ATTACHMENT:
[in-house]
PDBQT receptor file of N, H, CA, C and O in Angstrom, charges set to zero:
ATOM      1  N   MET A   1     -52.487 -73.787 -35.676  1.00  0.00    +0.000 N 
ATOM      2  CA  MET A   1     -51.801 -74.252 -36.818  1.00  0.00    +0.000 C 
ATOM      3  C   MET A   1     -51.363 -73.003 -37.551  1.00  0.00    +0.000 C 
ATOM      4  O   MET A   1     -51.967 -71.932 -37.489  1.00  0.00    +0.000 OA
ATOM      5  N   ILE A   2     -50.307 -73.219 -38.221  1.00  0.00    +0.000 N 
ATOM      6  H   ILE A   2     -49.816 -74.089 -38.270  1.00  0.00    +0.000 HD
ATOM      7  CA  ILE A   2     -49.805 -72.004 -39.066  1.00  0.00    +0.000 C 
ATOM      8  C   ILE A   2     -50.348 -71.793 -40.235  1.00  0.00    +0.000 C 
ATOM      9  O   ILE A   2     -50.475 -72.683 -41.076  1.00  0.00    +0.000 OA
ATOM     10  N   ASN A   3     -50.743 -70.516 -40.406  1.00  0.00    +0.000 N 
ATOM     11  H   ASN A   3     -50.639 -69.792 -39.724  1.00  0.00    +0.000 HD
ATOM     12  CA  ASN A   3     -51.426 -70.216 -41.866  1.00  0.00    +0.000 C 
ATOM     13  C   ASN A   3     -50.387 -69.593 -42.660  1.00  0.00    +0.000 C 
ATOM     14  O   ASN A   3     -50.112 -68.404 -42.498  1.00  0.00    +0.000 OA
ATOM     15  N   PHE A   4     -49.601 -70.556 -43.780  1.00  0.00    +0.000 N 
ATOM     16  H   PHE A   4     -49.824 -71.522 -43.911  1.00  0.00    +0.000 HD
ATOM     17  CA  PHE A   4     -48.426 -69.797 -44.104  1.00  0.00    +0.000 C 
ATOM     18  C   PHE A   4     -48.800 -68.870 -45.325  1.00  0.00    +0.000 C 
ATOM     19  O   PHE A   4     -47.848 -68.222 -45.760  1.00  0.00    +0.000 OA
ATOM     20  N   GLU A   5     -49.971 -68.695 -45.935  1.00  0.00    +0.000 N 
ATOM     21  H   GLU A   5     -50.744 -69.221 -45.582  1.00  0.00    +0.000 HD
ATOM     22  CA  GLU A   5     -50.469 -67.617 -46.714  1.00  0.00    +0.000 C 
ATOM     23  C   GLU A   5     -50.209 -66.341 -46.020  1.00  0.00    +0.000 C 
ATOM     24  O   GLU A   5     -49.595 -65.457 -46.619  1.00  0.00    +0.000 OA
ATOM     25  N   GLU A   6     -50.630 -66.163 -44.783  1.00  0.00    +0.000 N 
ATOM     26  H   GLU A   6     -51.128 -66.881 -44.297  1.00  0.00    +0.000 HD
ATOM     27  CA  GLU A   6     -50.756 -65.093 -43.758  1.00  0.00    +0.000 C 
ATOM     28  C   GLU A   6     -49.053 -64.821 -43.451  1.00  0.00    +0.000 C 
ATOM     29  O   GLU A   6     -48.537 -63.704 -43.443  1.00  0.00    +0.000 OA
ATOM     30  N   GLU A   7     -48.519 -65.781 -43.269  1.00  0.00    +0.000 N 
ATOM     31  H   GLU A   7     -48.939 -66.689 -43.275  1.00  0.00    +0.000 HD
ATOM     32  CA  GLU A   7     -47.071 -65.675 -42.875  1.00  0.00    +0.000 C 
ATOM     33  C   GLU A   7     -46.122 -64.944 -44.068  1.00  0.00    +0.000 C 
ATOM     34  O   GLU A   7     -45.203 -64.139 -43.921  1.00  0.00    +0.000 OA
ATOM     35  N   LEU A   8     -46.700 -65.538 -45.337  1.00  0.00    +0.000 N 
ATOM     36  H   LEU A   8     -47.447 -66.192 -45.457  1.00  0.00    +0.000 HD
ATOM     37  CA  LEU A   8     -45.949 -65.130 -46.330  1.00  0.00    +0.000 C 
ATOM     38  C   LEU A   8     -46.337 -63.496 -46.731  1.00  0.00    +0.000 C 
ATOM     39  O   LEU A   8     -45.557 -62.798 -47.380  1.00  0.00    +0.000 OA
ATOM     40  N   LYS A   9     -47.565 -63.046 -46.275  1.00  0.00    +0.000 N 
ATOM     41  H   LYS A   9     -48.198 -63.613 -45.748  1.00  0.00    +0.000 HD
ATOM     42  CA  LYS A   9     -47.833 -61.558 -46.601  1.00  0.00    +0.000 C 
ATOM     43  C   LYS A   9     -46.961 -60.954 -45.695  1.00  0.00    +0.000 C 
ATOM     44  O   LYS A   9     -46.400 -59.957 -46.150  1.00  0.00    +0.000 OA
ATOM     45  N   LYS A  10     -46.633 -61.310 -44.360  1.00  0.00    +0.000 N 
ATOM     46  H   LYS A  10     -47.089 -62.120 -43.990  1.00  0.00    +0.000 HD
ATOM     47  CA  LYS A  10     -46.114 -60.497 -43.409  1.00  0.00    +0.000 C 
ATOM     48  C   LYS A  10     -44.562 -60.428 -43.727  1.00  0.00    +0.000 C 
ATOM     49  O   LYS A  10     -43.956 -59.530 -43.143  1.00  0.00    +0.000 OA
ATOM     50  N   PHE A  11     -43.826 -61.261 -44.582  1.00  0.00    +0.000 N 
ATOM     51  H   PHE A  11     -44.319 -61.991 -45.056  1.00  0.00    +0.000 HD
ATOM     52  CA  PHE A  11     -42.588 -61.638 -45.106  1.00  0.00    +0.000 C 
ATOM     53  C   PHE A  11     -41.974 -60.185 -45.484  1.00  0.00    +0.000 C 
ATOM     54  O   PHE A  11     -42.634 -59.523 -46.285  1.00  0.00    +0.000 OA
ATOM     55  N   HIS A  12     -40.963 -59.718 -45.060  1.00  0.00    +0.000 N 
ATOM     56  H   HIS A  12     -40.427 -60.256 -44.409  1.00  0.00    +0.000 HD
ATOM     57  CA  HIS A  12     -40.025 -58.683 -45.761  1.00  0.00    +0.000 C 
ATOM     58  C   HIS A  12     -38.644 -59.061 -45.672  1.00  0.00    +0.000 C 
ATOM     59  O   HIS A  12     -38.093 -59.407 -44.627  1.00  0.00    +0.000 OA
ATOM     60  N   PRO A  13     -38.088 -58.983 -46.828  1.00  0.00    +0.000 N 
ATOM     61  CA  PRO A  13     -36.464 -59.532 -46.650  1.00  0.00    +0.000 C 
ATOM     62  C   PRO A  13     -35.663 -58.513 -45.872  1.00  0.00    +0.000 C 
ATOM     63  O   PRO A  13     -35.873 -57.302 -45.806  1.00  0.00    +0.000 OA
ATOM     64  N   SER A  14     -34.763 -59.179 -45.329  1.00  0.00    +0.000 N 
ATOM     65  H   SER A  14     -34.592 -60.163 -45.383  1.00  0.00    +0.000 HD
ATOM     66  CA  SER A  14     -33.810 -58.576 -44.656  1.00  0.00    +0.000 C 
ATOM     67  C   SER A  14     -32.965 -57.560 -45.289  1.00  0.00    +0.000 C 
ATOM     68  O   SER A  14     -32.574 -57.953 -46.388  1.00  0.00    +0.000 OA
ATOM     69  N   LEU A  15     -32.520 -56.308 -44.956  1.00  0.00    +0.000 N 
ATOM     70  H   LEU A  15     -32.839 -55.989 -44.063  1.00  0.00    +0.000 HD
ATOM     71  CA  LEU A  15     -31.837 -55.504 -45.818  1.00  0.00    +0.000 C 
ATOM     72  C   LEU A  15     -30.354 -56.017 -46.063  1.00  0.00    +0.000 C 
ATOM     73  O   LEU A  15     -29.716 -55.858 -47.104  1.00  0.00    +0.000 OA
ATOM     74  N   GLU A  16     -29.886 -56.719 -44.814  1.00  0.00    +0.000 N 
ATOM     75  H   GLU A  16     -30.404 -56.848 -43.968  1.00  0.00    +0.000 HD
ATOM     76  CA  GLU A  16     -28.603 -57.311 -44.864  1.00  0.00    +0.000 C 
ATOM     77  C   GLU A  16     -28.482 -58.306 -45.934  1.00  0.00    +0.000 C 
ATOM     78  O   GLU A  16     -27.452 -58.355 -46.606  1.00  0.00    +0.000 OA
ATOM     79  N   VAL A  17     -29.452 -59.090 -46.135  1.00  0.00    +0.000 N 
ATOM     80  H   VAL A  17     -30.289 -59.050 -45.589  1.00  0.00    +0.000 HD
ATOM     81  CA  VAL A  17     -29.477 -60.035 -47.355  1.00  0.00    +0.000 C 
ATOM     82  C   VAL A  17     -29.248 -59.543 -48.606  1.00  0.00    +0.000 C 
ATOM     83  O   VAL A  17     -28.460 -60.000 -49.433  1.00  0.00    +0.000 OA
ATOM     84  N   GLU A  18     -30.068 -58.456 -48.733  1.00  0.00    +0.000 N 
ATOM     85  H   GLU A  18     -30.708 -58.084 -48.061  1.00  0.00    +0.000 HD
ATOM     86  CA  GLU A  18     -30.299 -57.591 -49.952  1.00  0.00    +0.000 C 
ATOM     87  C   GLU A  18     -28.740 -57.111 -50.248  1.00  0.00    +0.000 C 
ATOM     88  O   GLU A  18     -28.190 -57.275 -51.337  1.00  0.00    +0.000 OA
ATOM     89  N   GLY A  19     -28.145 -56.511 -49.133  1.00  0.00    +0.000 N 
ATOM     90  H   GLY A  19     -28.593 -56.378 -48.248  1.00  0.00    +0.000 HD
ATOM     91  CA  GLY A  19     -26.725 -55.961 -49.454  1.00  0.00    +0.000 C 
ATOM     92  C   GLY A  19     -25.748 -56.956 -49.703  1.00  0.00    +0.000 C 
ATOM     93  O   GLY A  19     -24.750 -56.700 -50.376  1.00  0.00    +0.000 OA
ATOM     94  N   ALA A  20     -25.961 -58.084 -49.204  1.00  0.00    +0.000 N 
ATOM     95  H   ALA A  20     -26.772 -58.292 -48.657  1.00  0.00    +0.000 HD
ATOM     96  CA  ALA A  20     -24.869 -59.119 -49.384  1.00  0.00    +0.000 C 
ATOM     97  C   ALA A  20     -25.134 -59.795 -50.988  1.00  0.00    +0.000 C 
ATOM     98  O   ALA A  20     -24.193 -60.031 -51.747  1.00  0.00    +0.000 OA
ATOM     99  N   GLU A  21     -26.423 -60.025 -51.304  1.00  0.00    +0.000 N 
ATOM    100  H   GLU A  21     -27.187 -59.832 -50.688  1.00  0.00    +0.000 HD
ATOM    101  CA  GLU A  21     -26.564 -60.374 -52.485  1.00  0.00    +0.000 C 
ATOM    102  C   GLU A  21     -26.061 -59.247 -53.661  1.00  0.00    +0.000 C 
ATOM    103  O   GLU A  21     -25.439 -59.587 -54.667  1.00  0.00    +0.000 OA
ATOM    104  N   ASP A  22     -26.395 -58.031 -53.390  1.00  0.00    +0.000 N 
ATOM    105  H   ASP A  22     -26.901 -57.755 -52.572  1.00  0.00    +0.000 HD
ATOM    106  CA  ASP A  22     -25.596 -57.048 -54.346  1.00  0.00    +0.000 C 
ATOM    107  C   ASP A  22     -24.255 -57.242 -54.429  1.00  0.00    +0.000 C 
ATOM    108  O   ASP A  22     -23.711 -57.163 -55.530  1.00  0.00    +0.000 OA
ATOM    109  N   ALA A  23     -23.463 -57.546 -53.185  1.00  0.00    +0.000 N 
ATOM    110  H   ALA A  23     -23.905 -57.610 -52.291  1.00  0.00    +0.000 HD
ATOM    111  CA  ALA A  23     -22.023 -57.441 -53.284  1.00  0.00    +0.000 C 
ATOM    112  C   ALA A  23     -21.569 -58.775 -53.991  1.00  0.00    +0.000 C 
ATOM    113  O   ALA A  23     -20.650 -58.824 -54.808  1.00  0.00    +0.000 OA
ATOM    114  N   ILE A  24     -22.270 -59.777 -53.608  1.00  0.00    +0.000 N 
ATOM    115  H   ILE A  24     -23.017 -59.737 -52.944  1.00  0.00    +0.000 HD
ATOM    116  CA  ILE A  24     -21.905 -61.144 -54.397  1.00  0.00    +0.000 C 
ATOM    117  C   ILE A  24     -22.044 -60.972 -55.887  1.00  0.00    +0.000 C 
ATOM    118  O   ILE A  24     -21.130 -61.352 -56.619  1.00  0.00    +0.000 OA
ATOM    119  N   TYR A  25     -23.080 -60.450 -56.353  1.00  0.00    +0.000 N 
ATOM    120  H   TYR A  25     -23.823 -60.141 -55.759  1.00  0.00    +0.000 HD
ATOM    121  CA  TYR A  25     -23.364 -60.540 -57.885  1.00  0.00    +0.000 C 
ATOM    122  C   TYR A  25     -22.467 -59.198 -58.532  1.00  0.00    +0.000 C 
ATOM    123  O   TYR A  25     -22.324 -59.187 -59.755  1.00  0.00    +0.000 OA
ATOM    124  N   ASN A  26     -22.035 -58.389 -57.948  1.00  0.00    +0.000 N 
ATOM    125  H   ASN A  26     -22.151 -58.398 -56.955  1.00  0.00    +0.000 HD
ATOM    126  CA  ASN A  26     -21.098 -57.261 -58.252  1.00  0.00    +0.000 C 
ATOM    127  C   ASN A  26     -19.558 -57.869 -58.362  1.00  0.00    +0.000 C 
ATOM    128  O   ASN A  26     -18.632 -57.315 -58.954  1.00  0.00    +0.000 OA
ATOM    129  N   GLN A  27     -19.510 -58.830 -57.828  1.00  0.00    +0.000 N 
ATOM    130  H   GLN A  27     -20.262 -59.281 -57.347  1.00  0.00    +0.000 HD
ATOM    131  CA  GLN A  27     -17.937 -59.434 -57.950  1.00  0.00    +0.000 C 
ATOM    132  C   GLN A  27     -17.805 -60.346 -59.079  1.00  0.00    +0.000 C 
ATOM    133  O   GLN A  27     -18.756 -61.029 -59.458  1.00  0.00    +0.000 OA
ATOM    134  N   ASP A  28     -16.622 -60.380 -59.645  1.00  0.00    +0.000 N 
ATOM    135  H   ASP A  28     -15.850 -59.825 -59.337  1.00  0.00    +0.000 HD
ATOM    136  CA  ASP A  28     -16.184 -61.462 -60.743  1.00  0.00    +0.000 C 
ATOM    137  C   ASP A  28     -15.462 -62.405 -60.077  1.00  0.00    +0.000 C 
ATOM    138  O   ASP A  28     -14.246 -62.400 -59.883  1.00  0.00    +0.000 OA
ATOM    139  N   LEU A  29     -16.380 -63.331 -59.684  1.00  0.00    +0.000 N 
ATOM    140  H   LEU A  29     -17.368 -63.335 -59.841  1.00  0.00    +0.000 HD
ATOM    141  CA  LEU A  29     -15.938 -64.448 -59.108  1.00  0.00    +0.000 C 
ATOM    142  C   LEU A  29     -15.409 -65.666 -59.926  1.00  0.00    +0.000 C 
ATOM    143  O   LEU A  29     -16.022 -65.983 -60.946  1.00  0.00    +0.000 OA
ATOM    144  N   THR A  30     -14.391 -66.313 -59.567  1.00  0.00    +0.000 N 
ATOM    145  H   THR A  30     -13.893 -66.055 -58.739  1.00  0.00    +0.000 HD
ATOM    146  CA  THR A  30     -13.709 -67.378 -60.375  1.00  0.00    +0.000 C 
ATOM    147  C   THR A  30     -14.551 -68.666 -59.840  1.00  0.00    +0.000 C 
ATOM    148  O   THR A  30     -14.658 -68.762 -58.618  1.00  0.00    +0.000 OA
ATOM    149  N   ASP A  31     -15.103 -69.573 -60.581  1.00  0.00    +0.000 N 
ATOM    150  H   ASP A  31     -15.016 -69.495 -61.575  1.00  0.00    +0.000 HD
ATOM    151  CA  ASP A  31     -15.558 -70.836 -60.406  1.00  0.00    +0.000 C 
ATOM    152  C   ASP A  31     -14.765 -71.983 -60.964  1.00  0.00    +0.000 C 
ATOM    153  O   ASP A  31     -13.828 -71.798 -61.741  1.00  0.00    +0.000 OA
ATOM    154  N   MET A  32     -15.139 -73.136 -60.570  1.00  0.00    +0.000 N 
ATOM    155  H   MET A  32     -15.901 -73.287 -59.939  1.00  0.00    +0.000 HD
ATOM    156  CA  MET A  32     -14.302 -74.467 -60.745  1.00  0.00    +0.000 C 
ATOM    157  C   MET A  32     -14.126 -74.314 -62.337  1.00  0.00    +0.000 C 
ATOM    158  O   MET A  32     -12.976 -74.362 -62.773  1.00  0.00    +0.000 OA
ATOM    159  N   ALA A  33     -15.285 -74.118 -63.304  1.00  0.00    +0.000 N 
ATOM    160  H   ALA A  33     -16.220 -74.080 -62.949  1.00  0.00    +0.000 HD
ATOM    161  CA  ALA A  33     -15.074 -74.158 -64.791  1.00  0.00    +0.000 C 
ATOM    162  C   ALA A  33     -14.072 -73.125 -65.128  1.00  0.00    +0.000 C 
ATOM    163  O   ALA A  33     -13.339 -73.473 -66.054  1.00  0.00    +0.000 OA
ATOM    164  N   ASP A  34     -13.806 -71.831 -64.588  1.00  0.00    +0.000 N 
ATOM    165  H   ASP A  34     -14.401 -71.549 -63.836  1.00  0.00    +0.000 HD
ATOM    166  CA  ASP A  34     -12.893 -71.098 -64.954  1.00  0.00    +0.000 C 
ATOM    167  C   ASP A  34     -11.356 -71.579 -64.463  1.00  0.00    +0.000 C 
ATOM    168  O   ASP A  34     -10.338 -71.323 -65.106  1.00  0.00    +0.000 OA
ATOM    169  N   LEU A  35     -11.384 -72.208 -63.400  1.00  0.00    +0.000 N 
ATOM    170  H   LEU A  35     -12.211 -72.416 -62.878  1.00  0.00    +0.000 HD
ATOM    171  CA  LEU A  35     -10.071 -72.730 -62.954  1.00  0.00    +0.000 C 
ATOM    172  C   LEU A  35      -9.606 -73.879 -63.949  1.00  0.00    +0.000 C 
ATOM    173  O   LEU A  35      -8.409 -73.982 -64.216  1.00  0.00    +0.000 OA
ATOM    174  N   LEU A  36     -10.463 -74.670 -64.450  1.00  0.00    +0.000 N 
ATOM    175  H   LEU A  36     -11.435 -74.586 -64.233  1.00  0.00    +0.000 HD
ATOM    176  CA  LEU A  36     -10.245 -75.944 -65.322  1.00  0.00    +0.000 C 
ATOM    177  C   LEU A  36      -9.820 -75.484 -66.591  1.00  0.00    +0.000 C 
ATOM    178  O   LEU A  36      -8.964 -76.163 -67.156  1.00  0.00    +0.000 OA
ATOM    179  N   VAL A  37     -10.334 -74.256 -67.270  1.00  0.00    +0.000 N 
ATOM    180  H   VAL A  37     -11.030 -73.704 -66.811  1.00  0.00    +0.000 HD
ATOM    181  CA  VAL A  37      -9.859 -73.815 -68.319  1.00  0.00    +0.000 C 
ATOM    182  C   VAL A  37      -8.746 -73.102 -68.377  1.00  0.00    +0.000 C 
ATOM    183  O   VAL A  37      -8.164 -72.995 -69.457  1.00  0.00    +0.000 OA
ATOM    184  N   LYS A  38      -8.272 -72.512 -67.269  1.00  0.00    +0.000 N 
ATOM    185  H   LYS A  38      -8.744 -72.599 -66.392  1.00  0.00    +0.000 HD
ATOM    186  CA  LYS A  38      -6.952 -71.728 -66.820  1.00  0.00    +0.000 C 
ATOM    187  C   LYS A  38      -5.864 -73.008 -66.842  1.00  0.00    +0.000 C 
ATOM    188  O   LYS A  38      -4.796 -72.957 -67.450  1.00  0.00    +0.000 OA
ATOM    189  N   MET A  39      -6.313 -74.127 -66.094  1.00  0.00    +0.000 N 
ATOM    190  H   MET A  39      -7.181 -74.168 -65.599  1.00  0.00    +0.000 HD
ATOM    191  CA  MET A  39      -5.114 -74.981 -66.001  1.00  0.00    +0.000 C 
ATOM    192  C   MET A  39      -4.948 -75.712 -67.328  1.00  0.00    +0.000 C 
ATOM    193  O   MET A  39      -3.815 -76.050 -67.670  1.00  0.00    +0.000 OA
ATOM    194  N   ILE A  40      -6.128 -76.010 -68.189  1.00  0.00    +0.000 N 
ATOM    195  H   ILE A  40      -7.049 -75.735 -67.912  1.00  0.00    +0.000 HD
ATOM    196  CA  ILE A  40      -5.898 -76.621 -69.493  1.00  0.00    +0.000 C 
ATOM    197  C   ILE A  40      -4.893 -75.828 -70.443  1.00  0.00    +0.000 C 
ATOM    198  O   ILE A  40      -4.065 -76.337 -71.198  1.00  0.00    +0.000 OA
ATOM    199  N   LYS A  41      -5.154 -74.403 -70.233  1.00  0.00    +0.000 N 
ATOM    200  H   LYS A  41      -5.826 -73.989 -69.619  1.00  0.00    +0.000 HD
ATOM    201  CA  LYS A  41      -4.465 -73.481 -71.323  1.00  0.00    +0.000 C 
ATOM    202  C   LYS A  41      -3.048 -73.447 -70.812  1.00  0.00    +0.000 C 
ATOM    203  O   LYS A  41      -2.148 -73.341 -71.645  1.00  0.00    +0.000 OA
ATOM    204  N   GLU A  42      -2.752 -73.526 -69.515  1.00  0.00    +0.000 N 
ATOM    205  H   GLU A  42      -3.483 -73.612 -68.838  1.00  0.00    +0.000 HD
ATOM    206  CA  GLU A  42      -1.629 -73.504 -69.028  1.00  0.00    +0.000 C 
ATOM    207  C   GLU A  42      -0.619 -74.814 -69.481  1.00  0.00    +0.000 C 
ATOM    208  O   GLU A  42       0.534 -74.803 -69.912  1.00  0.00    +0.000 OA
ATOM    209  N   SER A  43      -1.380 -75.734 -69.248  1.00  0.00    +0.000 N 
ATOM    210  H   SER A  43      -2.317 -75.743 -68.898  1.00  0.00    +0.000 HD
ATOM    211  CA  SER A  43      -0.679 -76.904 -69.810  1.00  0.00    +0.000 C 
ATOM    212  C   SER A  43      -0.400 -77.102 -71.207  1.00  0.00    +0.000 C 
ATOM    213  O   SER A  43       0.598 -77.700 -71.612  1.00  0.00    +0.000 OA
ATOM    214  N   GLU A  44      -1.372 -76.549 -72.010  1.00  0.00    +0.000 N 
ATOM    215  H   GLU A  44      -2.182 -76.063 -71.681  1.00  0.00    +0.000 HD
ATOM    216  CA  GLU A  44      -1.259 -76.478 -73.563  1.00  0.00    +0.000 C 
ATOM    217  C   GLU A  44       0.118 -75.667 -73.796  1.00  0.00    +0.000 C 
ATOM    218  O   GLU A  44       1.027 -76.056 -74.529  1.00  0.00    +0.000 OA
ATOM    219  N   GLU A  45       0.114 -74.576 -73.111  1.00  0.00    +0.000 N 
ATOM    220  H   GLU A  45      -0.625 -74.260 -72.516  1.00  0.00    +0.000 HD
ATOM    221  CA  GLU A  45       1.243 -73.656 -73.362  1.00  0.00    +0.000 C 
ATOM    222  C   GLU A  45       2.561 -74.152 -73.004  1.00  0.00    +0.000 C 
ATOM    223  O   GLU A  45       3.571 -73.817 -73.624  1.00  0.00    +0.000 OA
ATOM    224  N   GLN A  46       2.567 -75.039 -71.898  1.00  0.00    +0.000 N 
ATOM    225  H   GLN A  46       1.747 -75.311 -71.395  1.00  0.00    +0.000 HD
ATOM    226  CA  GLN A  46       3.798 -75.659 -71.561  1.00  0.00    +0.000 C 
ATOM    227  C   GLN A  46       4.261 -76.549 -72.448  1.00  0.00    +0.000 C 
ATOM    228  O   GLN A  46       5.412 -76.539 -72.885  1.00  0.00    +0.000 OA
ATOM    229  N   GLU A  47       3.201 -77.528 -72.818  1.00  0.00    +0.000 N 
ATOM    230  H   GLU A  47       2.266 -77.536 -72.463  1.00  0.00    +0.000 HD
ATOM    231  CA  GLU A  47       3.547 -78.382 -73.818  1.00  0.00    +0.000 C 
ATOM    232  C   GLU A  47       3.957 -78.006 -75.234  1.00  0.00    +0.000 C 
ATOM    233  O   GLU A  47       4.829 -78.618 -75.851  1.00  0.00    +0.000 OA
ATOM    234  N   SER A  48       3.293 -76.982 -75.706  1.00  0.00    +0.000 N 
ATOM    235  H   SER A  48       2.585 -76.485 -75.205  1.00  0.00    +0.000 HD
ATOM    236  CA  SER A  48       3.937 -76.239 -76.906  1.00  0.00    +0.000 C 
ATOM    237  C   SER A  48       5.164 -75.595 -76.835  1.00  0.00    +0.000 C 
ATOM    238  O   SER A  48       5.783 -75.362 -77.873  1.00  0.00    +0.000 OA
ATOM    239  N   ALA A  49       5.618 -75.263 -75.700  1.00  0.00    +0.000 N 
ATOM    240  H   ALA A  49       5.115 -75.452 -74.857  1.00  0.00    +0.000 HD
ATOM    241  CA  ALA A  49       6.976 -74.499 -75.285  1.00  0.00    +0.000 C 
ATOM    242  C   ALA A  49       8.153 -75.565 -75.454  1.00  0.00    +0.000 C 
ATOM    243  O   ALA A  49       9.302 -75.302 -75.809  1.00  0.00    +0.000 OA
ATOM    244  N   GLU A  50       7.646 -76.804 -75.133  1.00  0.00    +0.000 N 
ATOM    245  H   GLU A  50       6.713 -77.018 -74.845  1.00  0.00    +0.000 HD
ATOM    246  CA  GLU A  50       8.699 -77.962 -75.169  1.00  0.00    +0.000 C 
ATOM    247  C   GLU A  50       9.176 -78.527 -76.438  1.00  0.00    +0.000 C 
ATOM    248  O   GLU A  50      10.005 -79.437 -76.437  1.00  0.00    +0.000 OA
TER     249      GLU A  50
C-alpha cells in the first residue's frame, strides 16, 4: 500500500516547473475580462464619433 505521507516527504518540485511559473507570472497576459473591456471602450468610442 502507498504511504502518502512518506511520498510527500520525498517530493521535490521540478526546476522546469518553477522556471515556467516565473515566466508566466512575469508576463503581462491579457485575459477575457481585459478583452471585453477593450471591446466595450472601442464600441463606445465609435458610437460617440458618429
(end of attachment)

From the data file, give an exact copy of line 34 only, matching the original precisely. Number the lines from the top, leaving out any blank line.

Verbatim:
ATOM     32  CA  GLU A   7     -47.071 -65.675 -42.875  1.00  0.00    +0.000 C 